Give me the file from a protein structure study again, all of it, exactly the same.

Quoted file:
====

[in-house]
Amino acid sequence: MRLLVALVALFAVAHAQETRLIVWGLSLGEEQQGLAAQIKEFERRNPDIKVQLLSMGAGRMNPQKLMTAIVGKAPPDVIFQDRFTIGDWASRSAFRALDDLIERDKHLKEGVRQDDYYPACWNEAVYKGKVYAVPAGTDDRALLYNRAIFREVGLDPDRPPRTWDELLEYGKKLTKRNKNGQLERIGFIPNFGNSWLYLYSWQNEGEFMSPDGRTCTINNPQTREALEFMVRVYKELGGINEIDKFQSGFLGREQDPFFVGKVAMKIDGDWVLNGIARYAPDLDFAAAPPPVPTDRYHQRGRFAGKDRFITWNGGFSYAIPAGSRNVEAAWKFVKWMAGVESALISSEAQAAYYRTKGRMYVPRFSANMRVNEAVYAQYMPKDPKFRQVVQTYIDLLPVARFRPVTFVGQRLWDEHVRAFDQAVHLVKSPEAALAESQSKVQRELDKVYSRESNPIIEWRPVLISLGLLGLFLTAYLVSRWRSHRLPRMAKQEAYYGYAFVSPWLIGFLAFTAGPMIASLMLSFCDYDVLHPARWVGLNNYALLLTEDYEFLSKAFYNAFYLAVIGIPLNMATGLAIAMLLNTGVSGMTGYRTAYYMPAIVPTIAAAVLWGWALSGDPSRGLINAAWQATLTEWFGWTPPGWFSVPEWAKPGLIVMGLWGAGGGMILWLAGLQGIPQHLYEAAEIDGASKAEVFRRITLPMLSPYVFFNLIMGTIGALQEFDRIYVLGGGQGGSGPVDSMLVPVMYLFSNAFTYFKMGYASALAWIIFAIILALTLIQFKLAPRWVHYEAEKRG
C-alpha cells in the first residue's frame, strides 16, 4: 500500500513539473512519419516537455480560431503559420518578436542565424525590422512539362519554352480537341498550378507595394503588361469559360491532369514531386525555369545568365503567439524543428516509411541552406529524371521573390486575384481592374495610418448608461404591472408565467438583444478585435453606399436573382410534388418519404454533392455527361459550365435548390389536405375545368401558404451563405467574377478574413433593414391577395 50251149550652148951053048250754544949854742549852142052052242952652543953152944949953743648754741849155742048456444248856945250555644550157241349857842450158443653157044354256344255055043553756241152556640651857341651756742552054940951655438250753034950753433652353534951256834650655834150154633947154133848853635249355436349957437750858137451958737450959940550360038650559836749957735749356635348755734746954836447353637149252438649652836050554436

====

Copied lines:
[in-house]
Amino acid sequence: MRLLVALVALFAVAHAQETRLIVWGLSLGEEQQGLAAQIKEFERRNPDIKVQLLSMGAGRMNPQKLMTAIVGKAPPDVIFQDRFTIGDWASRSAFRALDDLIERDKHLKEGVRQDDYYPACWNEAVYKGKVYAVPAGTDDRALLYNRAIFREVGLDPDRPPRTWDELLEYGKKLTKRNKNGQLERIGFIPNFGNSWLYLYSWQNEGEFMSPDGRTCTINNPQTREALEFMVRVYKELGGINEIDKFQSGFLGREQDPFFVGKVAMKIDGDWVLNGIARYAPDLDFAAAPPPVPTDRYHQRGRFAGKDRFITWNGGFSYAIPAGSRNVEAAWKFVKWMAGVESALISSEAQAAYYRTKGRMYVPRFSANMRVNEAVYAQYMPKDPKFRQVVQTYIDLLPVARFRPVTFVGQRLWDEHVRAFDQAVHLVKSPEAALAESQSKVQRELDKVYSRESNPIIEWRPVLISLGLLGLFLTAYLVSRWRSHRLPRMAKQEAYYGYAFVSPWLIGFLAFTAGPMIASLMLSFCDYDVLHPARWVGLNNYALLLTEDYEFLSKAFYNAFYLAVIGIPLNMATGLAIAMLLNTGVSGMTGYRTAYYMPAIVPTIAAAVLWGWALSGDPSRGLINAAWQATLTEWFGWTPPGWFSVPEWAKPGLIVMGLWGAGGGMILWLAGLQGIPQHLYEAAEIDGASKAEVFRRITLPMLSPYVFFNLIMGTIGALQEFDRIYVLGGGQGGSGPVDSMLVPVMYLFSNAFTYFKMGYASALAWIIFAIILALTLIQFKLAPRWVHYEAEKRG
C-alpha cells in the first residue's frame, strides 16, 4: 500500500513539473512519419516537455480560431503559420518578436542565424525590422512539362519554352480537341498550378507595394503588361469559360491532369514531386525555369545568365503567439524543428516509411541552406529524371521573390486575384481592374495610418448608461404591472408565467438583444478585435453606399436573382410534388418519404454533392455527361459550365435548390389536405375545368401558404451563405467574377478574413433593414391577395 50251149550652148951053048250754544949854742549852142052052242952652543953152944949953743648754741849155742048456444248856945250555644550157241349857842450158443653157044354256344255055043553756241152556640651857341651756742552054940951655438250753034950753433652353534951256834650655834150154633947154133848853635249355436349957437750858137451958737450959940550360038650559836749957735749356635348755734746954836447353637149252438649652836050554436